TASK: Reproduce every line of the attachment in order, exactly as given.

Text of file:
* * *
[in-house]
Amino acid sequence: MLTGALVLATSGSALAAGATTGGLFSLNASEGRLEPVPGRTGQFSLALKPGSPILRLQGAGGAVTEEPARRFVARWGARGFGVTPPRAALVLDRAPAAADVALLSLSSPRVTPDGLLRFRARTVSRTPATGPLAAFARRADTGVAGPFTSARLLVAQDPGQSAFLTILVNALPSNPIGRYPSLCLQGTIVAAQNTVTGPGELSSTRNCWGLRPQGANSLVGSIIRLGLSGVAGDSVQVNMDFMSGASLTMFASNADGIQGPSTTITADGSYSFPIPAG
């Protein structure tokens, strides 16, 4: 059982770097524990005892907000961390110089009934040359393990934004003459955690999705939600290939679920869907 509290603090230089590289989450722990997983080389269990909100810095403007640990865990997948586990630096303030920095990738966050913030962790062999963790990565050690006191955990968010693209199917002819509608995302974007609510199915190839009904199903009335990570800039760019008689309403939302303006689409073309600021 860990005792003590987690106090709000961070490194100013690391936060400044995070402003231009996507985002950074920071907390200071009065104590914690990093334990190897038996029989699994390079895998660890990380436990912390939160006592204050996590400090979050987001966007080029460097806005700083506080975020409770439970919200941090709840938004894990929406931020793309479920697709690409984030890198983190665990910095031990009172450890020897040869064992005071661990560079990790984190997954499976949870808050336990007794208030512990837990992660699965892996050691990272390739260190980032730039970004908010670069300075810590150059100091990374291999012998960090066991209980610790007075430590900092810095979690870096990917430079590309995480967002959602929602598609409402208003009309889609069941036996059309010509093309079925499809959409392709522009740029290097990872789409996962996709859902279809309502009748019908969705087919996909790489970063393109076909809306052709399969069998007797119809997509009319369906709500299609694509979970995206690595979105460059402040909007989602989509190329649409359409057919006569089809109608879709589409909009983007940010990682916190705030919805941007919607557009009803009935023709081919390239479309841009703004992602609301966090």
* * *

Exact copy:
[in-house]
Amino acid sequence: MLTGALVLATSGSALAAGATTGGLFSLNASEGRLEPVPGRTGQFSLALKPGSPILRLQGAGGAVTEEPARRFVARWGARGFGVTPPRAALVLDRAPAAADVALLSLSSPRVTPDGLLRFRARTVSRTPATGPLAAFARRADTGVAGPFTSARLLVAQDPGQSAFLTILVNALPSNPIGRYPSLCLQGTIVAAQNTVTGPGELSSTRNCWGLRPQGANSLVGSIIRLGLSGVAGDSVQVNMDFMSGASLTMFASNADGIQGPSTTITADGSYSFPIPAG
């Protein structure tokens, strides 16, 4: 059982770097524990005892907000961390110089009934040359393990934004003459955690999705939600290939679920869907 509290603090230089590289989450722990997983080389269990909100810095403007640990865990997948586990630096303030920095990738966050913030962790062999963790990565050690006191955990968010693209199917002819509608995302974007609510199915190839009904199903009335990570800039760019008689309403939302303006689409073309600021 860990005792003590987690106090709000961070490194100013690391936060400044995070402003231009996507985002950074920071907390200071009065104590914690990093334990190897038996029989699994390079895998660890990380436990912390939160006592204050996590400090979050987001966007080029460097806005700083506080975020409770439970919200941090709840938004894990929406931020793309479920697709690409984030890198983190665990910095031990009172450890020897040869064992005071661990560079990790984190997954499976949870808050336990007794208030512990837990992660699965892996050691990272390739260190980032730039970004908010670069300075810590150059100091990374291999012998960090066991209980610790007075430590900092810095979690870096990917430079590309995480967002959602929602598609409402208003009309889609069941036996059309010509093309079925499809959409392709522009740029290097990872789409996962996709859902279809309502009748019908969705087919996909790489970063393109076909809306052709399969069998007797119809997509009319369906709500299609694509979970995206690595979105460059402040909007989602989509190329649409359409057919006569089809109608879709589409909009983007940010990682916190705030919805941007919607557009009803009935023709081919390239479309841009703004992602609301966090």